The Audubon Center of the North Woods provides quite a bit of its own power. They have a geothermal heating system, their own wind turbine, and these solar array panels (that move to follow the direction of the sun). We were happy that the sun did decide to come out late Saturday morning and even though it was still chilly, the sun made it much more bearable.

Our Saturday afternoon consisted of a field trip to Moose Lake, Minnesota (about 20 miles north of Sandstone. There we visited the Moose Lake Historical Society and 1918 Fire Museum (located in the old railroad depot).

We learned a little bit about the 1918 fire in our Master Naturalist class. More people lost their lives as a result of this fire than the famous Hinckly fire and when someone asked the gentleman at the museum why we never heard much about the Moose Lake fire, he told us that it was overshadowed by the WWI headlines of that time period.

This map in the museum shows the areas affected by that huge 1918 fire--all the way to the shore of Lake Superior north of Duluth!

After the museum, we also visited the Blacklock Galleries in downtown Moose Lake (no photos) and then headed out to the Moose Lake Agate and Geological Center at Moose Lake State Park.

I thought this Minnesota state map created of native stone and embedded in the floor of the Moose Lake State Park headquarters building was pretty neat.

After learning more about agates and agate hunting, we boarded the bus one more time to head out to a nearby quarry to search for our own agate treasures.

As you can see, it really turned out to be a pretty nice afternoon and everyone was pretty excited to get out into the quarry and become "rock hounds" for an hour or so.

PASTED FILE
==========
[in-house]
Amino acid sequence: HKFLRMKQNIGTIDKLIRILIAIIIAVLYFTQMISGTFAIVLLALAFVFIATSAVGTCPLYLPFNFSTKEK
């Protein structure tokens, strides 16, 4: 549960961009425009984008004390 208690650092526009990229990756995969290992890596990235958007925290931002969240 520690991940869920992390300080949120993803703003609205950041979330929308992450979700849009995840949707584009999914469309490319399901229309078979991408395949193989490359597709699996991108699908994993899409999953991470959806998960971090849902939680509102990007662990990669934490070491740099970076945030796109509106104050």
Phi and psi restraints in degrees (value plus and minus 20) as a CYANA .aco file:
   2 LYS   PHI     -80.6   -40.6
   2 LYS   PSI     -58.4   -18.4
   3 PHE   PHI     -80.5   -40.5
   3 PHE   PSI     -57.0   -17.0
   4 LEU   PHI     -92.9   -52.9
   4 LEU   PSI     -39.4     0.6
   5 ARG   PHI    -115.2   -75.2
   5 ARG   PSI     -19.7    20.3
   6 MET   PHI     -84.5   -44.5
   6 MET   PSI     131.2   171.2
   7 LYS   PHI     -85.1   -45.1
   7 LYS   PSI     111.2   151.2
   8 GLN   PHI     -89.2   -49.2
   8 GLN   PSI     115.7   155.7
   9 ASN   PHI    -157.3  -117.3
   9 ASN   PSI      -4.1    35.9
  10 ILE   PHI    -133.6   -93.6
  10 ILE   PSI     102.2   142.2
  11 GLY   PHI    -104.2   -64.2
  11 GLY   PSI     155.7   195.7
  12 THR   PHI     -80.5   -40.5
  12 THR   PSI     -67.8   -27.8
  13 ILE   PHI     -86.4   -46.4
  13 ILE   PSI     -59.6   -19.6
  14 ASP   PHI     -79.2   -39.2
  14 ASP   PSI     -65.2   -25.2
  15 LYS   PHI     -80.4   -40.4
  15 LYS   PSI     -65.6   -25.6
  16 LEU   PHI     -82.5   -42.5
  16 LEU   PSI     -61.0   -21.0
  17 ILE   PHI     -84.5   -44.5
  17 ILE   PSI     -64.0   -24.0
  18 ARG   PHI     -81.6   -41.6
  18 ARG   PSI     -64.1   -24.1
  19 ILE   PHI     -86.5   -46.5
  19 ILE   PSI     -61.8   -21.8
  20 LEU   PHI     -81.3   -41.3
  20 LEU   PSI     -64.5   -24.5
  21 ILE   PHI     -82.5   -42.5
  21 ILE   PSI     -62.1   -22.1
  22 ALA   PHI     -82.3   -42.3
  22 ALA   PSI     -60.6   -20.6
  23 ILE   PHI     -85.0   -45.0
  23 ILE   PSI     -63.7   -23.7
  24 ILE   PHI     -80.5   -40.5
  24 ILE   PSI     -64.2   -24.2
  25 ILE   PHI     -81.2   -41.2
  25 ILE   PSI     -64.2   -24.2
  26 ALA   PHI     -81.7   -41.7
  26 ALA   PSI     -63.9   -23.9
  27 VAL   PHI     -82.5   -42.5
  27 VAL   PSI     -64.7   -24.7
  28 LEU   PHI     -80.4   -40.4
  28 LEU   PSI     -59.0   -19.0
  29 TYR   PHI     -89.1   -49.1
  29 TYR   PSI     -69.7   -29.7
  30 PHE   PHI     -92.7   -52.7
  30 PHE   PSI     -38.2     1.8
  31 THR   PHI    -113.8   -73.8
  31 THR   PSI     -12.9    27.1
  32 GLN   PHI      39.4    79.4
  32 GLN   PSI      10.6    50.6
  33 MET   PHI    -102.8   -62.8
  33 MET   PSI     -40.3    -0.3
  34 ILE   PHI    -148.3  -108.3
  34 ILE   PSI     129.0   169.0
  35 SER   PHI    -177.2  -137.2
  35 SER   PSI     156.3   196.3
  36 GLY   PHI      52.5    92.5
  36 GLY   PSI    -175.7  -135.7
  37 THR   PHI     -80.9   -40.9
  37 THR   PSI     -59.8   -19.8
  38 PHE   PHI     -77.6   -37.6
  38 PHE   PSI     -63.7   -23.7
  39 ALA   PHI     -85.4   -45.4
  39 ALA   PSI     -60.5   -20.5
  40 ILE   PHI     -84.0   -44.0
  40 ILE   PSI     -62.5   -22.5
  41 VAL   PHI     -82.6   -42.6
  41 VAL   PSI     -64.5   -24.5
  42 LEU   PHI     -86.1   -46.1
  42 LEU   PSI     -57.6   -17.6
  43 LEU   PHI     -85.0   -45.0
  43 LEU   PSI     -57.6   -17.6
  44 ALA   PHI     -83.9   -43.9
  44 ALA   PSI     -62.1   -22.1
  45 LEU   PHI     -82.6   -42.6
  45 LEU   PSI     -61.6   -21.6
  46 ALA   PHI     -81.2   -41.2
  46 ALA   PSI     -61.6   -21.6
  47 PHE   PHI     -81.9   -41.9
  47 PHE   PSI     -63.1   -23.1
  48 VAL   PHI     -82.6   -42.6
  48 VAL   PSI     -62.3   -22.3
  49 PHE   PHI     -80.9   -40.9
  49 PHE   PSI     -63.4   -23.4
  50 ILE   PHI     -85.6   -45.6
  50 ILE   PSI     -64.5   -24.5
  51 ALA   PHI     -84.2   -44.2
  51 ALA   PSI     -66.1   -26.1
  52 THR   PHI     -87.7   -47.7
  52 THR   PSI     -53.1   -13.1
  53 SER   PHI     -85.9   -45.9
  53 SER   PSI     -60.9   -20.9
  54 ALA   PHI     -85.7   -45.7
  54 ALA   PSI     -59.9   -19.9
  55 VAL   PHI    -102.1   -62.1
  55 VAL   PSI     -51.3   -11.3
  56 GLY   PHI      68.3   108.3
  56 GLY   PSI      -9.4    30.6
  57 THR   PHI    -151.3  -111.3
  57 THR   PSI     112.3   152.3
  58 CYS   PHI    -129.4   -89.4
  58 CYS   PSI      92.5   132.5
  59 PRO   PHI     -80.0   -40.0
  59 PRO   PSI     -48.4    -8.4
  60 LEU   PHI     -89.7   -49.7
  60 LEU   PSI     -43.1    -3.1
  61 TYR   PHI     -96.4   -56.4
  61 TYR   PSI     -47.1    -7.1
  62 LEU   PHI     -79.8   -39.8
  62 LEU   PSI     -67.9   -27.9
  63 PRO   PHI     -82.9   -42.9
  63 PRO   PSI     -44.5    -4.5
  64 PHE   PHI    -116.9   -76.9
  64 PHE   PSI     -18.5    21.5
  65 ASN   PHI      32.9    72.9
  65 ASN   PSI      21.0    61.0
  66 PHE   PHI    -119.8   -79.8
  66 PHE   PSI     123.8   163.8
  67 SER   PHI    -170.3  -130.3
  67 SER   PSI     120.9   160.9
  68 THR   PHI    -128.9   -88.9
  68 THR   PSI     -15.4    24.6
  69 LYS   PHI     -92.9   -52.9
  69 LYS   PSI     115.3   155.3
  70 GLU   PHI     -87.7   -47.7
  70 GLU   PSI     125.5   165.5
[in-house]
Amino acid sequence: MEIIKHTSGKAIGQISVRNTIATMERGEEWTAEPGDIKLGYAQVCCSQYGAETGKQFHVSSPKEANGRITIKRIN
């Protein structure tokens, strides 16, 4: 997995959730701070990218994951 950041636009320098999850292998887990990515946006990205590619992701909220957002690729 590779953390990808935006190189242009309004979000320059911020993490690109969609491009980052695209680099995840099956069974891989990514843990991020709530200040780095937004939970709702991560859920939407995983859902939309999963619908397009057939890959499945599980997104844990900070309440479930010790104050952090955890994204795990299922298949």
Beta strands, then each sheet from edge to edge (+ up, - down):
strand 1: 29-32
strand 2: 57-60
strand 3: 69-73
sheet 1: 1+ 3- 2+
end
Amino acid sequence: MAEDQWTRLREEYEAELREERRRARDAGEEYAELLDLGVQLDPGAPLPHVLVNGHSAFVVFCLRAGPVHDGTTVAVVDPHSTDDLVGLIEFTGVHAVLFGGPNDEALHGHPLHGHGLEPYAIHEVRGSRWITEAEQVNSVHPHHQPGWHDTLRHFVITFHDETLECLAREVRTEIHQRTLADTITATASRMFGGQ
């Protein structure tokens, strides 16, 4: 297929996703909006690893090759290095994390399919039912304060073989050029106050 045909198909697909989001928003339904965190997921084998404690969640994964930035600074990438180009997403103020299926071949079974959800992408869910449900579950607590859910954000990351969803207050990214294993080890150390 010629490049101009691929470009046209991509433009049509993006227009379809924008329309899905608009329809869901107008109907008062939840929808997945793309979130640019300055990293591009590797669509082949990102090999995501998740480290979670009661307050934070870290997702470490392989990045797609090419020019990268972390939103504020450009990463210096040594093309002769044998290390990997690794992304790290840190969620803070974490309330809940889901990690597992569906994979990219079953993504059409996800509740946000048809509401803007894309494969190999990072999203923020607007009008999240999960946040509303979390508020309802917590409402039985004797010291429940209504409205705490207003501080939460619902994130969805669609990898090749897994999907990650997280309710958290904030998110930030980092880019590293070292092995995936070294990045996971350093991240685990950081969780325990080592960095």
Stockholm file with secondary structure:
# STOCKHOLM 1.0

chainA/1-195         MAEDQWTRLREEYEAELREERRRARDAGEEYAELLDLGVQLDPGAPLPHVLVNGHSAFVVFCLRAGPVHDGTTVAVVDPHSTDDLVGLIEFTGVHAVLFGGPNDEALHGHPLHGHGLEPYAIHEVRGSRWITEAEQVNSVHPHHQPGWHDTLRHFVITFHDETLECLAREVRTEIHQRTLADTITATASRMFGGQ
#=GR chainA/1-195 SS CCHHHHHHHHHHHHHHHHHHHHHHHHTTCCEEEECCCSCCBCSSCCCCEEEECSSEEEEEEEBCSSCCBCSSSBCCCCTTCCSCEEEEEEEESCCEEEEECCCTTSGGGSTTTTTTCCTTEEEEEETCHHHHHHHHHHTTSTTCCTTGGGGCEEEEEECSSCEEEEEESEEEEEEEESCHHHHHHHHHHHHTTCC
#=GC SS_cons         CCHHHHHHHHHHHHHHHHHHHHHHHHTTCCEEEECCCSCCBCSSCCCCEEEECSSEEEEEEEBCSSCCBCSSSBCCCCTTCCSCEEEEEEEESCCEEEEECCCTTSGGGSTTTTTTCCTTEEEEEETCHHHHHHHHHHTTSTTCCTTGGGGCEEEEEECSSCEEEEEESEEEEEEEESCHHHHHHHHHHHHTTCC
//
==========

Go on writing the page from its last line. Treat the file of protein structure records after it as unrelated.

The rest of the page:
I'm not much of a rock hound, so I used my time to enjoy the scenery and watch for birds. I always like seeing the birch trees of the north woods--we have very few of these lovely trees in southern Minnesota.

While I was wandering the woods at the edge of the quarry, I heard some frogs singing, so I decided to follow a little trail into the woods and see if I could find where the frogs were singing from. I came upon this pretty little pond (a vernal pool?) and was happy to see quite a bit of bird activity.

A shy Yellow Warbler

Palm Warbler (there were several of these guys around the pond)

On the way back to bus, I even managed to find myself a nice-sized little agate!

We were all loaded back on the bus and ready to head back for supper, but not before Amy (our trip leader) got the DNR van stuck in some loose gravel at the quarry. All of her passengers climbed out of the van and some of the guys from our bus headed over to Amy's rescue.


The conference did have sessions schedule for Sunday morning also, but I opted to depart on Saturday night after supper. This is just such a busy time of year for me and even though I'm only working part-time, I wanted to be able to have Sunday to catch up on some of my chores at home before the work week started again (I even managed to find time to give myself a much-needed haircut on Sunday morning!)

Have a good week everyone!